Youmans (pronounced like 'yeoman' with an 's' added)
is the best-kept secret among contemporary American writers.
--John Wilson, editor, Books and Culture

Wednesday, December 07, 2005

from the Pest House: reading Epstein

One of the few pleasures of having my third miserable Yankee bug of the fall is ignoring some of the work that needs to be done for a family of five and doing a little extra reading. Yesterday I reread some Singer stories ("Gimpel the Fool," "The Mirror," "The Wedding," and more) and a story from Isak Dinesen's Seven Gothic Tales. Rereading is delicious...

One of my very favorite essays is Joseph Epstein's "What Yiddish Says: The God-haunted fiction of Isaac Bashevis Singer." Epstein is unfailingly amusing and interesting, with breadth and depth and thoughtfulness and even a certain desirable humility when he confronts the mysteries of life. All this I admire. So one of the things I have read with pleasure during the current plague is his essay about Edmund Wilson in Commentary.

Epstein finds Wilson falling short in grasping "the mysteries," and says that such lapses lead to shortsightedness: "I suspect his difficulty with Joseph Conrad and Franz Kafka, two major writers whose power he could never quite comprehend, stemmed from the fact that each took as his subject, precisely, the complex mystery of life: Conrad on the cosmic level, asking why we are put on earth; Kafka on the level of human nature, asking why we are as sadly and comically limited as we are." I especially like the preface to his glancing-but-damning blow, saying that Wilson "traveled light": "One of the advantages artists have over critics is that they can be nearly complete damn fools and still produce interesting and important, even lasting, art. Critics are not permitted such large margins of stupidity. It matters that they get things right; their opinions, which is all they chiefly have, are crucial. Wisdom, in a critic, is never excess baggage."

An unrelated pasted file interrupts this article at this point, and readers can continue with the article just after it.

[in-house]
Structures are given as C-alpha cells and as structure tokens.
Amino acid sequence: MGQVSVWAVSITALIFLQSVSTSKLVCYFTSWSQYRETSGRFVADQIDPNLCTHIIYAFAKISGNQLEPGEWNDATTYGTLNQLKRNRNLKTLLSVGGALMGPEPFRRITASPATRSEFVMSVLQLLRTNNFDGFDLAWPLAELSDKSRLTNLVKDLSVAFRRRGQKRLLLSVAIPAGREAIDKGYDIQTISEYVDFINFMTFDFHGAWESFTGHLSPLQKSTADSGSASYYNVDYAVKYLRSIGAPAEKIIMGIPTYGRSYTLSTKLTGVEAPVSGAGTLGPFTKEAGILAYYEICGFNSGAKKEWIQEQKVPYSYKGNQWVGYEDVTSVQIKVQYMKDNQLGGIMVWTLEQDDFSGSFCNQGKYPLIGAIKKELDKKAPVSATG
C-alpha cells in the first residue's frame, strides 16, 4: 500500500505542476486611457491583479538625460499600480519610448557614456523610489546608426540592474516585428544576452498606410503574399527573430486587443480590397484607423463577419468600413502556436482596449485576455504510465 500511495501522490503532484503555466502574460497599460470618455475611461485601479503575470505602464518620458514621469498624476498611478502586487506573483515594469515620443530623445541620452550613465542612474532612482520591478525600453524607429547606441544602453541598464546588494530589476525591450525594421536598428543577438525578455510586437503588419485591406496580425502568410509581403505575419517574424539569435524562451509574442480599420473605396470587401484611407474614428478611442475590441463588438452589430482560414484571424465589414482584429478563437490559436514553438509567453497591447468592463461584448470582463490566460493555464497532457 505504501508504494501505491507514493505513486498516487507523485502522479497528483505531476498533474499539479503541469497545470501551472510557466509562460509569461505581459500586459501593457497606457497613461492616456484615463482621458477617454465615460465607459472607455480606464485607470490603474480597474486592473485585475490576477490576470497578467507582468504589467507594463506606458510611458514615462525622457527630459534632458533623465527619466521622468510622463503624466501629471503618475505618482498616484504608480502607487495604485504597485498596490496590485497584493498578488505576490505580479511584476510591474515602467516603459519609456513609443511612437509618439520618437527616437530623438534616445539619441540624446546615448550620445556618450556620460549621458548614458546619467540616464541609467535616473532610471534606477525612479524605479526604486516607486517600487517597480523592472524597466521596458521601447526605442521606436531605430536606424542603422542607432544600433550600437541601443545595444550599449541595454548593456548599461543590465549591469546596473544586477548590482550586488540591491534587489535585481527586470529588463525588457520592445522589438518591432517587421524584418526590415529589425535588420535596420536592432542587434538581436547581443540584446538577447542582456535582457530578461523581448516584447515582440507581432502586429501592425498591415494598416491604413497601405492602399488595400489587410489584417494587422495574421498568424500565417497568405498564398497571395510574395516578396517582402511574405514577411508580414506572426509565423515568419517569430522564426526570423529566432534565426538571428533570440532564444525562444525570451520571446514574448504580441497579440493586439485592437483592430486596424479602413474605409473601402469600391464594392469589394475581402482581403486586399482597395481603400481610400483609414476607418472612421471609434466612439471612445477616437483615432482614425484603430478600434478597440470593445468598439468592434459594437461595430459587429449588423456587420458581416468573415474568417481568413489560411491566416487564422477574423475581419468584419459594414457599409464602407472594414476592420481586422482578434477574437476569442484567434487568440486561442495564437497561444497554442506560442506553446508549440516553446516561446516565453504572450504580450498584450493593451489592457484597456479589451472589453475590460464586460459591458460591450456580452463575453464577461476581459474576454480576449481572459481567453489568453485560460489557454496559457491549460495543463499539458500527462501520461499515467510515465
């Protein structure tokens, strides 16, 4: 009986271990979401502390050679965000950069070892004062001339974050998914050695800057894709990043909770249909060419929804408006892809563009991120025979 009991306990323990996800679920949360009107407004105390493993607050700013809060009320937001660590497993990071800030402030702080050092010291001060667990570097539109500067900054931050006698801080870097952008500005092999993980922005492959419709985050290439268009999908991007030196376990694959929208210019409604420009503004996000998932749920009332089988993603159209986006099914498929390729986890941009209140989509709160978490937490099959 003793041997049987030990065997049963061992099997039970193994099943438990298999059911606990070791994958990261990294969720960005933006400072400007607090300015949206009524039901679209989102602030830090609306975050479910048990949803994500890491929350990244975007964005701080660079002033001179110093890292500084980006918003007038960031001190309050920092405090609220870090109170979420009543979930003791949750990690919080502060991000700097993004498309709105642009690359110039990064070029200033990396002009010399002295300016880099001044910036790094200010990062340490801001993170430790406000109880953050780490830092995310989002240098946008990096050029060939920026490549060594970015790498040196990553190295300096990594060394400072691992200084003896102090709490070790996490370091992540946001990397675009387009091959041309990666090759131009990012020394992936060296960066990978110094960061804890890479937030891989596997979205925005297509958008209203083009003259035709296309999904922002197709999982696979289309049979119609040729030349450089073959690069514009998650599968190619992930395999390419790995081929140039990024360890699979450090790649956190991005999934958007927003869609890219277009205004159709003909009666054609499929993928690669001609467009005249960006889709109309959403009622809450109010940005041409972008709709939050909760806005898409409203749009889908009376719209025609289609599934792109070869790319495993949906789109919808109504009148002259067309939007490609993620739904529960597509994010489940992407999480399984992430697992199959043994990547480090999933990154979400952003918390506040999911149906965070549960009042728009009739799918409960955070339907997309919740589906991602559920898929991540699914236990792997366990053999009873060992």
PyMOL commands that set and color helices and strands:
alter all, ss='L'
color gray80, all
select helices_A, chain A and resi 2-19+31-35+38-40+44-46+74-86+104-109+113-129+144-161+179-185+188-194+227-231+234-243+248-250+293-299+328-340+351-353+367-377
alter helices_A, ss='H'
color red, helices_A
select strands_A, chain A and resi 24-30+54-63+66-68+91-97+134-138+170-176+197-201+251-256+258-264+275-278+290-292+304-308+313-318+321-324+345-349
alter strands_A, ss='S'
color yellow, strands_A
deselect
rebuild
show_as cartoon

Today's picture is another Renato Alarcao sketch, one of the proposals for the new cover of The Curse of the Raven Mocker. I'll put the choice for cover up next.

2 comments:

  1. I've just been hanging out doing nothing, but what can I say? I haven't been up to much lately. Today was a loss.

    ReplyDelete
  2. I have too many children to accomplish "doing nothing," even when I try, but I wanted to do just that today!

    Good medicine for an idle day: http//www.bartleby.com/146/9.html.

    ReplyDelete

Alas, I must once again remind large numbers of Chinese salesmen and other worldwide peddlers that if they fall into the Gulf of Spam, they will be eaten by roaming Balrogs. The rest of you, lovers of grace, poetry, and horses (nod to Yeats--you do not have to be fond of horses), feel free to leave fascinating missives and curious arguments.